This is what I love on my salad:
Olives, avocado, tomatoes, beans (assortment), broccoli, carrots, cucumbers, sprouts, and vegan cheese.  Balsamic vinaigrette dressing
My last thing to note for both is to avoid sugar as much as possible!  I would eliminate it completely just because sugar is extremely unhealthy and, once eliminated from your diet, you will stop craving it.  I swear, I am a sugar-holic, and after a few months of aviding it, I never crave it anymore.

The Disappointments of Traditions
DSC00640I'm getting mighty weary of hearing, "But we have to go there, buy that, do this!  It's tradition!" Every time a holiday approaches, I can practically feel my friends' eyes roll when I decline to decorate my apartment with ghosts for Halloween or turkeys for Thanksgiving. I admit, I do not participate in turning my living quarters into whatever themed frenzy exists at the moment. It's not that I hate the holidays; it's that I am beginning to hate traditions.

Holidays aside, now that I am of the age when couples all around me are getting pregnant and growing their families, I hear how excited the new parents are to create new traditions with their children. Getting their child's face painted at a festival will turn into an annual event from now on.  Traveling to the same city year after year because of how much fun the first time was becomes the "family vacation."  Anything that is fun for the child and parents then becomes The Tradition.

While there is certainly nothing wrong in creating traditions and looking forward to replaying the same activity year after year, what I have noticed is that people are losing what it feels like to just enjoy the day for what it is: a fantastic day. Traditions can sometimes result in perpetual disappointments. I experienced this recently when my friends and I participated in our annual tradition of going apple picking.  We selected a new orchard this year –– one closer to Chicago –– and it fell short from the traditional Edwards Orchards we typically visit. The entire day was a let down. The apple cider donuts did not come fresh out of the fryers into our hands, we didn't get a barrel for the apples we picked, there weren't enough activities, the place didn't "feel" like autumn. Basically, we spent the whole day comparing our day to the previous ones at the better orchard, and this poor new orchard did not have a chance of winning the competition.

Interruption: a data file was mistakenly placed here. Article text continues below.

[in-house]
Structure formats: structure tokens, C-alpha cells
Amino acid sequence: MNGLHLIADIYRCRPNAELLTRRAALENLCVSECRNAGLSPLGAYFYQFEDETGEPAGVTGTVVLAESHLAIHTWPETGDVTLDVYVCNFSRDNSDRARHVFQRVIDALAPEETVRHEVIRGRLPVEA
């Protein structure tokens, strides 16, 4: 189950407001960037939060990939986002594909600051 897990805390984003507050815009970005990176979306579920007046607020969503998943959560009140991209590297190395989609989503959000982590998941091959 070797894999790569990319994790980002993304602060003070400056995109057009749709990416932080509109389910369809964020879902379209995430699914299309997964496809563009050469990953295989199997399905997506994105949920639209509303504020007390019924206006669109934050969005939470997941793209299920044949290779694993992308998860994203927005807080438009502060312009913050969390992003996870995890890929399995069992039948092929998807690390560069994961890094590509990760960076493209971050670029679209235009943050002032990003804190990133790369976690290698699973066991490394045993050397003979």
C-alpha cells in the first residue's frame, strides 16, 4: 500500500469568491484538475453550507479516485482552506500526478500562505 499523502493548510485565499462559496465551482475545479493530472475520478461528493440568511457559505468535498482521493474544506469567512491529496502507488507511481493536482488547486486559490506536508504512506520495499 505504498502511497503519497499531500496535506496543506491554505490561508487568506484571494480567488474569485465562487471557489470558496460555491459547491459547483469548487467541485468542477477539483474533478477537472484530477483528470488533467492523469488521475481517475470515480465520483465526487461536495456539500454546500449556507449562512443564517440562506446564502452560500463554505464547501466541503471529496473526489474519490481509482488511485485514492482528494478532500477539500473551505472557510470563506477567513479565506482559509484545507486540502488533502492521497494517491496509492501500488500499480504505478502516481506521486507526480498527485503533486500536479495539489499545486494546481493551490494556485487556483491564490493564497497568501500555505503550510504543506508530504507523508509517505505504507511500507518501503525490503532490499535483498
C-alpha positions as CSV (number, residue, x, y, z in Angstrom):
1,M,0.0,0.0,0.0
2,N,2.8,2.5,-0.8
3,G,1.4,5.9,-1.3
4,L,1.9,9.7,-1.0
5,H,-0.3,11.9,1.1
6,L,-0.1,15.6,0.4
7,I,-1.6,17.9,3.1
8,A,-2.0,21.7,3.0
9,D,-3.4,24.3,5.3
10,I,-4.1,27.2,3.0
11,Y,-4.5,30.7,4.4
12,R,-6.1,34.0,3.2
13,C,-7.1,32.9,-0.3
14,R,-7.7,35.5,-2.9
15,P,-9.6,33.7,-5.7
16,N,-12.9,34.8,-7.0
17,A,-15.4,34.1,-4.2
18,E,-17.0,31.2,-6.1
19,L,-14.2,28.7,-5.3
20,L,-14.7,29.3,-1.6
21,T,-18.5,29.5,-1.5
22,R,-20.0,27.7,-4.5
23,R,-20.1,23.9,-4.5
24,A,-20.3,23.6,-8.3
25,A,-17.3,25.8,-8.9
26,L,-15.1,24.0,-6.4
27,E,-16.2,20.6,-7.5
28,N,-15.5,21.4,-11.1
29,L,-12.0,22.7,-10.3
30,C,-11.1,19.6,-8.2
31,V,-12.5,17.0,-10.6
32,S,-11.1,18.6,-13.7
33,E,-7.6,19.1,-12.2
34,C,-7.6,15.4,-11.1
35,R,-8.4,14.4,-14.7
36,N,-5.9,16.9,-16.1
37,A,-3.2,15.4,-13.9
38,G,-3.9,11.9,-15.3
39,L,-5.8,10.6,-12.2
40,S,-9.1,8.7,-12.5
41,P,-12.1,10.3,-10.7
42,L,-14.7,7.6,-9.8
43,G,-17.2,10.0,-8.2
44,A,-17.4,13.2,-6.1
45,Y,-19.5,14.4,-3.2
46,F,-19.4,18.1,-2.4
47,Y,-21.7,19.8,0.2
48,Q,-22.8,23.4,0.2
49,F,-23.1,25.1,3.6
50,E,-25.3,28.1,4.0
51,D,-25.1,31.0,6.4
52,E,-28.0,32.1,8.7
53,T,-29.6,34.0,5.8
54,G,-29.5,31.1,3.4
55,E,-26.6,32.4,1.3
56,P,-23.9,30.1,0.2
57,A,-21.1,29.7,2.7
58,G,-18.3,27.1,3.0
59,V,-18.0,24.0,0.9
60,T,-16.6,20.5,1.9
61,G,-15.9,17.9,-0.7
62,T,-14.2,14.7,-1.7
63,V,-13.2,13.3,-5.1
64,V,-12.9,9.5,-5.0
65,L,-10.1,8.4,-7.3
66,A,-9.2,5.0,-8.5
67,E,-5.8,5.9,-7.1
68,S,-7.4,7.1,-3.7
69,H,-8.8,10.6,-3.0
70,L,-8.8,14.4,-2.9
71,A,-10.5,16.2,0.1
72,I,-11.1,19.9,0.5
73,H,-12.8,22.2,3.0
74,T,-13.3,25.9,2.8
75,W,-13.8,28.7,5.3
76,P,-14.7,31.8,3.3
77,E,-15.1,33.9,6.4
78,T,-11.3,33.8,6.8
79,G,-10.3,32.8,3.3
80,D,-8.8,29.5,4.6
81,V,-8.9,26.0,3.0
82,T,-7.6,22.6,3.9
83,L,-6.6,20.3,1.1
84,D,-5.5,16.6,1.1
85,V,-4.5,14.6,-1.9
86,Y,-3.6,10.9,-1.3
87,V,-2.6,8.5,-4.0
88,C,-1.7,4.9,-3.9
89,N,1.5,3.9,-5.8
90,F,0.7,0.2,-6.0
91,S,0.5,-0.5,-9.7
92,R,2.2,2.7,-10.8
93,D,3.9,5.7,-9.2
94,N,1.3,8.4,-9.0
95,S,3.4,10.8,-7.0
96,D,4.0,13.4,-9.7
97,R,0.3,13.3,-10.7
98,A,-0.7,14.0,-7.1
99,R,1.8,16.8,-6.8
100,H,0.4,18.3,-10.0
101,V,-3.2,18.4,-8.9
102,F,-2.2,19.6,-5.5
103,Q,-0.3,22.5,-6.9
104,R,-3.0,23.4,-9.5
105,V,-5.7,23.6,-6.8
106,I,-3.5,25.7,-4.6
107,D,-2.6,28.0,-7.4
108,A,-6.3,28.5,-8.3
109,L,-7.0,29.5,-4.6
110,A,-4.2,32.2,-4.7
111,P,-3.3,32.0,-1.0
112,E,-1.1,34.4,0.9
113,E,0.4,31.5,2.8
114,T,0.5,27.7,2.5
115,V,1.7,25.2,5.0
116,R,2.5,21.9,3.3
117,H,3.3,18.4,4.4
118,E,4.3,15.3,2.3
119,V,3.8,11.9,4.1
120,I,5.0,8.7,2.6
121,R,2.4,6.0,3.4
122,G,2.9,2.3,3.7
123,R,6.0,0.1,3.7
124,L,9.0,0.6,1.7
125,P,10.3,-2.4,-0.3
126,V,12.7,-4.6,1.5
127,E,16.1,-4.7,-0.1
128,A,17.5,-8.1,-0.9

It did not matter how blue the sky was, how delicious the apples tasted, how yummy the donuts were.  It was not as good, and therefore, a complete bust.  Someone observing us might have assumed that we were being dragged through the mud with how many complaints we had.

The more caught-up we were in recreating the magic that was felt the first time at the superior orchard, the more we lost out on the new memories that slipped through our fingers while we were busy picking apart the day. Traditions can be wonderful, but when we hold on to the past, unable to open our eyes to the potentiality of something new, we just make ourselves cheerless in the process. That is one tradition I would like to break.

10 Ways to Live Healthier in Body and Mind
My diet has changed a lot over the last three years. I used to eat meat for breakfast, lunch and dinner: Bacon and eggs, burgers, steaks, chicken, beef jerky, you name it. At work, my go-to dessert was a Snickers bar from the vending machine or an ice cream sandwich from the downstairs convenient store in the office building. I frequented McDonalds so often that I would alternate locations just so the employees wouldn't judge me for eating there three or four times a week.

Basically, I never thought much about what I ate. What was the point when I was thin and healthy? No worries in the world.

Actually, I never thought there was much consequence for anything in life. After all, "life" was "out there" while me and my body were "right here." The two felt completely separate.

greece - santorini (48)And then in 2006, I was diagnosed with rheumatoid arthritis, and suddenly I thought consciously about the decisions I made in my life. It was a slow and grueling process. I had to peel back layer after layer to try and figure out why I had this debilitating disease, and it took awhile before it dawned on me that it might have been prevented, if only I had known....

Hindsight, as we all know, is 20/20, and so there was no use in regretting my decisions. In my heart, even though arthritis does run in my family, I believe that I never had to develop arthritis. It could have remained a dormant part of my genetic code forever. Part of the reason I developed it––I believe––has to do with my relationship with my husband: I was a jealous little thing, harping on his ex girlfriend and blaming him for my misery when in fact, he had done nothing wrong. I wrote a book about my emotional breakdowns. The other part has to do with my diet choices. I never thought much about my body, and now here I was, arthritic and thinking ONLY of my body.